It was a beautiful Saturday for a brew day and specifically this brew day where we planned to homebrew a Jasmine IPA. I set up my canopy on my deck as has become tradition so no leaves or pollen fall out of the trees into the batch. This was going to be the first time we used our brand new sparge arm The Ultimate Sparge Arm. This was going to be great. I mean, look at this thing…
It also meant this was the first we’d have a real opportunity to use our pump and brew “the way the pros do”. On top of all this, we also had just purchased a brand new kettle from Spike Brewing that we were going to use as our first try at a direct heat mash tun. We love what Spike does and if you haven’t had the chance to check out their equipment, go check out what they have available on their website. Our entire lot of equipment is made by them. But, needless to say, I was really looking forward to this session.
We had plans to try and recreate one of my personal favorite beers, Elysian’s Avatar IPA, which is a light floral IPA brewed with a healthy amount of Jasmine flowers. It’s a very sessionable beer with a light floral aroma. I had found a clone recipe in a forum online and decided to try it almost one to one. We almost always put our own spin on every recipe we try, be it intentional or accidental. This time we decided to dry-hop (dry-flower?) some extra flowers instead of the pure boil the recipe called for.
Once everything was cleaned, I had to setup the equipment, lines and pump to verify everything was flowing correctly and we didn’t have any leaks. I filled out liquor tank with some water from the hose and decided to kick the pump on. Everything worked great, right off the bat.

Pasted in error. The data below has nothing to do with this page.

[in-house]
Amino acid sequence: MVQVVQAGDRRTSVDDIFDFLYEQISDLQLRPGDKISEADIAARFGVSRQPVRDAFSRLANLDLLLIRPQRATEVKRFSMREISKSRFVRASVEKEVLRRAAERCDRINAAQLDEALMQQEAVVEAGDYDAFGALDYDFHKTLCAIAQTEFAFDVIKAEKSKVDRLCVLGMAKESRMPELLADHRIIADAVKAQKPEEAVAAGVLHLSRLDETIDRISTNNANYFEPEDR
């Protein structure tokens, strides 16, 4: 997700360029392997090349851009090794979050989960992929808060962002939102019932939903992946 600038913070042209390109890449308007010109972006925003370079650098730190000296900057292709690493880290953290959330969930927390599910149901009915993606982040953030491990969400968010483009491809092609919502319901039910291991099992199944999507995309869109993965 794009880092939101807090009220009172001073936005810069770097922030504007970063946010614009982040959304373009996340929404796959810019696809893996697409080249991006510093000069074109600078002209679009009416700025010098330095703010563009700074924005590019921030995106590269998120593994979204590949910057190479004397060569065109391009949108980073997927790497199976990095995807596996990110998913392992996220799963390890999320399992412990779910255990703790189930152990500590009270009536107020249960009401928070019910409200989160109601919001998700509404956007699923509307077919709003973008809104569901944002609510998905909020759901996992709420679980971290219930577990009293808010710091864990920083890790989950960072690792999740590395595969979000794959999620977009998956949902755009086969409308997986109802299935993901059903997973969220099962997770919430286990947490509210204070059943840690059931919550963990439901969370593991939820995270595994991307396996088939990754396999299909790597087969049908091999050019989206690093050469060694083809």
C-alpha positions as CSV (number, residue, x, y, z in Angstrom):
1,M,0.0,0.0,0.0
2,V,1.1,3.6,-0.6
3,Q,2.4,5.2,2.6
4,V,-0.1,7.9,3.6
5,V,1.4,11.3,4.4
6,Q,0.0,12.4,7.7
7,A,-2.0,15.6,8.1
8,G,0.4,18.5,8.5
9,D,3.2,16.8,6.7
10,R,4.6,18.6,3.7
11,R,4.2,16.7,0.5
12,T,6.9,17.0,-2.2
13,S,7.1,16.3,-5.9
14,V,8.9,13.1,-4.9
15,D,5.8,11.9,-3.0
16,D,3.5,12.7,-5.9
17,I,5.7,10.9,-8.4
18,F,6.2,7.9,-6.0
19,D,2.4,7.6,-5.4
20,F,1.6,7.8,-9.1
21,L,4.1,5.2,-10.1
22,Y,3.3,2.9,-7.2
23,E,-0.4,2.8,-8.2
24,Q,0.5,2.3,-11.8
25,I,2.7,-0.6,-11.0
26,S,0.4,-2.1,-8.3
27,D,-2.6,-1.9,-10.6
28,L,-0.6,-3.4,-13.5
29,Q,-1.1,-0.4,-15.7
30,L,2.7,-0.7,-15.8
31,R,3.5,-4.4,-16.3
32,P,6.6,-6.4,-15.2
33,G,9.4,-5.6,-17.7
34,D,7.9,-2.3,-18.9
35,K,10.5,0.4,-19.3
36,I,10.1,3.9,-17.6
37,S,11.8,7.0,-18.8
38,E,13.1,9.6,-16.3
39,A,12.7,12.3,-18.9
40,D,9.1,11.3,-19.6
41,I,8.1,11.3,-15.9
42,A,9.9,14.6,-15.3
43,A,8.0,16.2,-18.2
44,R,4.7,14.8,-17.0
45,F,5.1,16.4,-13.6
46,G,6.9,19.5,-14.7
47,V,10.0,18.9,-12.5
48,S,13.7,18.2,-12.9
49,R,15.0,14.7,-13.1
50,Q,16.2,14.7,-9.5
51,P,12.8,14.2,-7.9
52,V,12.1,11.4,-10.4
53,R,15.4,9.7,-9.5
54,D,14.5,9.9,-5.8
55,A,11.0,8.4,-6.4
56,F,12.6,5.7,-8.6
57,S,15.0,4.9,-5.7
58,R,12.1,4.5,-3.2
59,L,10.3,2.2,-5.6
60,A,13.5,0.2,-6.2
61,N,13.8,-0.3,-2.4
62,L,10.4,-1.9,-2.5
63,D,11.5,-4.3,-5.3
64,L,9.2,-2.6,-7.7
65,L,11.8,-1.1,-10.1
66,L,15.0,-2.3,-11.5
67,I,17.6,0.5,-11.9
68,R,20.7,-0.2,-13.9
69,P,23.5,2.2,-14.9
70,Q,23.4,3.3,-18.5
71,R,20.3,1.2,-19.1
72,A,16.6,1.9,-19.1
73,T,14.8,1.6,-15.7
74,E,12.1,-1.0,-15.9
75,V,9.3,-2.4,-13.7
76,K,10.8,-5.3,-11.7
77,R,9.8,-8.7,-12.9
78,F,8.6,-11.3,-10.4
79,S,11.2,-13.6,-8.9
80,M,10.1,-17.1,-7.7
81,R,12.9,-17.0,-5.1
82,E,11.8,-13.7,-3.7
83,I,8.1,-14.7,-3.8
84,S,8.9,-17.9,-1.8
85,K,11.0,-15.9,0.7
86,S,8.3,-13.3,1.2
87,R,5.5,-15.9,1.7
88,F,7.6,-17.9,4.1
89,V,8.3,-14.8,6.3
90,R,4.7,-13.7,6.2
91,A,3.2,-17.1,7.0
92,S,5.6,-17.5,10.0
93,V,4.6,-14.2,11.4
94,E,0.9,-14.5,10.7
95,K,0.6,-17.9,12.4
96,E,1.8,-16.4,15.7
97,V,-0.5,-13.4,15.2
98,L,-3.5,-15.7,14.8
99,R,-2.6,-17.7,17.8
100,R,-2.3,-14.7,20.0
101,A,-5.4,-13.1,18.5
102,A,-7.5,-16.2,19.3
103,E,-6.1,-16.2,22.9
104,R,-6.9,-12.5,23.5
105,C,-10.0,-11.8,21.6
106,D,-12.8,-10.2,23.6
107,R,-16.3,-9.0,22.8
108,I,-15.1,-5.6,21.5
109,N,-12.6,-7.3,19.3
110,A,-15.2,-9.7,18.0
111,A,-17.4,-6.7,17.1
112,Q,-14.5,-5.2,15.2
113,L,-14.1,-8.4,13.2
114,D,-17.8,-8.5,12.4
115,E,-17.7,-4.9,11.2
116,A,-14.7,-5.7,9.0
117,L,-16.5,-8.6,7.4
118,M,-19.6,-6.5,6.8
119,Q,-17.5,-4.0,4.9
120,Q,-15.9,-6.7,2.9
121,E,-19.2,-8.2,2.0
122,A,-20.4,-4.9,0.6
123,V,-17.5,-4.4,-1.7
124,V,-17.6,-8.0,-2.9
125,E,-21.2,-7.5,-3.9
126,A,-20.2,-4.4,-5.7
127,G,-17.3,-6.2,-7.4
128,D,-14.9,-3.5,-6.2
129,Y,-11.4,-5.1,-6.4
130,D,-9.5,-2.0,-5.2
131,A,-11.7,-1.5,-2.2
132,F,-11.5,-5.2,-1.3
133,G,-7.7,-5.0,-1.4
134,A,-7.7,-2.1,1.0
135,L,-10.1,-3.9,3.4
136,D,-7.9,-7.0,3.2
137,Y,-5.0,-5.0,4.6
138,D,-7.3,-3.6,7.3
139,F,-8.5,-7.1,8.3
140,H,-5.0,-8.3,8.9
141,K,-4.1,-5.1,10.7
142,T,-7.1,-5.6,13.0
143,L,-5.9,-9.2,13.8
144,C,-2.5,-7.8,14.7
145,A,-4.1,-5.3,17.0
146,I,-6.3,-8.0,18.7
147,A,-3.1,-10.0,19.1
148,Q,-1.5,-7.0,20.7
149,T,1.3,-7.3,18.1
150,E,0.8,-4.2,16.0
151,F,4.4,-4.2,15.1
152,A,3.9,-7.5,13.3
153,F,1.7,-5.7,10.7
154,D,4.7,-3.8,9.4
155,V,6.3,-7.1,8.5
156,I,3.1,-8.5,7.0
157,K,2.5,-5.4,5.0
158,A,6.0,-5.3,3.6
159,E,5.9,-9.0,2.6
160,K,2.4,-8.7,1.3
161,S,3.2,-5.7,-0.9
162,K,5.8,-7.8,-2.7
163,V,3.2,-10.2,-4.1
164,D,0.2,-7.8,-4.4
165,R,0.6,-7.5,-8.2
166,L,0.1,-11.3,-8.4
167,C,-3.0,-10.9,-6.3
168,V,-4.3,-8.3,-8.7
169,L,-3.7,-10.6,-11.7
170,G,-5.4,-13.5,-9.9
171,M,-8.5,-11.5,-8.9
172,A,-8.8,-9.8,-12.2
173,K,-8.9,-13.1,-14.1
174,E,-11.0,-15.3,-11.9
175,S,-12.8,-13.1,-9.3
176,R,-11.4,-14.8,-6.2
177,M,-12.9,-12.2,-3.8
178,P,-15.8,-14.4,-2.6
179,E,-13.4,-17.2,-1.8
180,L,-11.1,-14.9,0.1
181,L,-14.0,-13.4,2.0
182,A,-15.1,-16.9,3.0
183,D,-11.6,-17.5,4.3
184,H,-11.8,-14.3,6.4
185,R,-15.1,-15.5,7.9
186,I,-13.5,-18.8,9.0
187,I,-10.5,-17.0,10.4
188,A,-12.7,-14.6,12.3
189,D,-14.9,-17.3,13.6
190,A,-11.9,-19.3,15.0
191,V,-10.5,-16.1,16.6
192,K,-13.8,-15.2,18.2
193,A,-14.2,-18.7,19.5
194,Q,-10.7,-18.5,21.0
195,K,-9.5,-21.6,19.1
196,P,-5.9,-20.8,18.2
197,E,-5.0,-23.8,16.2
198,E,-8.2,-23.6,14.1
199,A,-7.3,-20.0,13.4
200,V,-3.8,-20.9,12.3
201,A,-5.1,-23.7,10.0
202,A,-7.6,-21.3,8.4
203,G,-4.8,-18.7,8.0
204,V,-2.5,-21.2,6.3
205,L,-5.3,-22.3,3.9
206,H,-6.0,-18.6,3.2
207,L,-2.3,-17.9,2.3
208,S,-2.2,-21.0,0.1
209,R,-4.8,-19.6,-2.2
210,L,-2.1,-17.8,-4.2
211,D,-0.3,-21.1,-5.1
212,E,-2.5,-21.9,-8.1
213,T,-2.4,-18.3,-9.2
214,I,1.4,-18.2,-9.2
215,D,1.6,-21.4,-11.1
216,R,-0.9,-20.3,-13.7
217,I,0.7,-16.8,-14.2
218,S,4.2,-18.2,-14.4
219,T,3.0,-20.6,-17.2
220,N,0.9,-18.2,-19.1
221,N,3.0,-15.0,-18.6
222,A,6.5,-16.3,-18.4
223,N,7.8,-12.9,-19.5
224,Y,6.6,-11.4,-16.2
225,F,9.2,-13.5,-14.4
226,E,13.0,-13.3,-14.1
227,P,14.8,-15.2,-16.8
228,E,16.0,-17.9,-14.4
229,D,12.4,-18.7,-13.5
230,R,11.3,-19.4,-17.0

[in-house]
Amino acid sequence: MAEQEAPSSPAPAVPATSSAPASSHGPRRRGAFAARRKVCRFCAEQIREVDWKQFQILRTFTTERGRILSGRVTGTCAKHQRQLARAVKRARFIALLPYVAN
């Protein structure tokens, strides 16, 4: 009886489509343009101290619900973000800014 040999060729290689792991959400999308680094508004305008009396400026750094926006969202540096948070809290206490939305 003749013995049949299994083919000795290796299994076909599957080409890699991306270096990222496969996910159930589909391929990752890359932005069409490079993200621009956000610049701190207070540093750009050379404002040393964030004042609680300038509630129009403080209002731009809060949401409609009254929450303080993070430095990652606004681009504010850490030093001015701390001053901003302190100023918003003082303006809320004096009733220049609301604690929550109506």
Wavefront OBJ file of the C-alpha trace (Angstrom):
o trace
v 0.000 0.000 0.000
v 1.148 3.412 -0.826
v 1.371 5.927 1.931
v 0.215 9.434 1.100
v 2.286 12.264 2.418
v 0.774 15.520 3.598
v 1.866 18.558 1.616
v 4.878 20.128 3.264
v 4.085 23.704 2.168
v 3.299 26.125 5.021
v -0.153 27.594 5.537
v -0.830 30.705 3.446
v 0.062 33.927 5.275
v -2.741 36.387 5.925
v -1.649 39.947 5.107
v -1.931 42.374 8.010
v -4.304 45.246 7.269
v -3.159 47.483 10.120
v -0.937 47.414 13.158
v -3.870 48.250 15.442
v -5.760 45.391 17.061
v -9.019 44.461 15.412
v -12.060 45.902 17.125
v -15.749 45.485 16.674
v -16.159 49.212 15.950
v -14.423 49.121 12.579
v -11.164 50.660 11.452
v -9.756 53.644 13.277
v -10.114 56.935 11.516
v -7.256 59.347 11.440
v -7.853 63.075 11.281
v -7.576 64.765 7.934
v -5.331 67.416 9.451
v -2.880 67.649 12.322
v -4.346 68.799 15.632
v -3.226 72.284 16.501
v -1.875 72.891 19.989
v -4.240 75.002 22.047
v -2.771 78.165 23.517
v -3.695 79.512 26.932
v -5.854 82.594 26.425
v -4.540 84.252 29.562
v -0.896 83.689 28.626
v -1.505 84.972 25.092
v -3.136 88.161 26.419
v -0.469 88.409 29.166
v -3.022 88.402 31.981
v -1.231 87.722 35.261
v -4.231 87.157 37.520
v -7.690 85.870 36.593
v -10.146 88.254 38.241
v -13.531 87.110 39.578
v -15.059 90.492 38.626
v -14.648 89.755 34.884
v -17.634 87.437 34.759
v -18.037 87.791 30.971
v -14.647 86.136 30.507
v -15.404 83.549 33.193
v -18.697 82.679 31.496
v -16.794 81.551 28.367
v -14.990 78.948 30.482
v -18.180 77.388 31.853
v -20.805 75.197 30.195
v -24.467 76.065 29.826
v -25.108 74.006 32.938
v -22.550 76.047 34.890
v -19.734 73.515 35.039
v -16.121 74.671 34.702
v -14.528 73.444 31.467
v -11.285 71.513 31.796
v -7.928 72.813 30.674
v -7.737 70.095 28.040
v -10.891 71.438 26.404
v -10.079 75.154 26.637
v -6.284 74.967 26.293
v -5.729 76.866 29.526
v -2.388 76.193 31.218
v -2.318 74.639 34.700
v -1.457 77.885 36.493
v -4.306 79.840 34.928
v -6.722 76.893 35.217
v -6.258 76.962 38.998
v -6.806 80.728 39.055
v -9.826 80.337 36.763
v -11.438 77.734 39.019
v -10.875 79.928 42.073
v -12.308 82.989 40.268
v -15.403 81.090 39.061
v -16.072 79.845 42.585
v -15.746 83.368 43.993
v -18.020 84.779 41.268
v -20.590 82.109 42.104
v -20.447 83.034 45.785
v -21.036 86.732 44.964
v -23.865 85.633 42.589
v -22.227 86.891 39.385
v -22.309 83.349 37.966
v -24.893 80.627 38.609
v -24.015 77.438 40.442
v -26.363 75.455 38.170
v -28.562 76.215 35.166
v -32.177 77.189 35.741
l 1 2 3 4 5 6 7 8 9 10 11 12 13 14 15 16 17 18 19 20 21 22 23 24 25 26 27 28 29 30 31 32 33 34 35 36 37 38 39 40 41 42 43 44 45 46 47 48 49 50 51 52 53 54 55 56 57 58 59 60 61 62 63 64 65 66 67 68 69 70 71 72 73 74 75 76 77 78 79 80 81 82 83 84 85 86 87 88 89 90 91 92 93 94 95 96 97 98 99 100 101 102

We got a nice flow of water through the sparge arm, so I knew we were on our way to our first recirculated batch and hopefully a very high conversation rate.
The mashing was definitely an interesting process. We have previously used the cooler method, which has a tendency to lose some temperature over the hour mashing period. Direct heat is a whole other animal. You need to keep regulating the temperature by turning on and turning off the burner, trying to make sure you don’t scorch the grain, but keeping the temperature high enough to pull those sweet, sweet sugars out of it. There is definitely minimal room for error and this is probably not the time to be sitting back and having a beer or two.
The day started heating up pretty rabidly and it wasn’t just because we had a couple burners going. Just look at our brew dog Remy trying to stay cool from the heat.
He’s cute, isn’t he? He was hot, but he was enjoying the time outside with his dad and uncle with all the smells that come out during a brewing session.
homebrew a Jasmine IPA.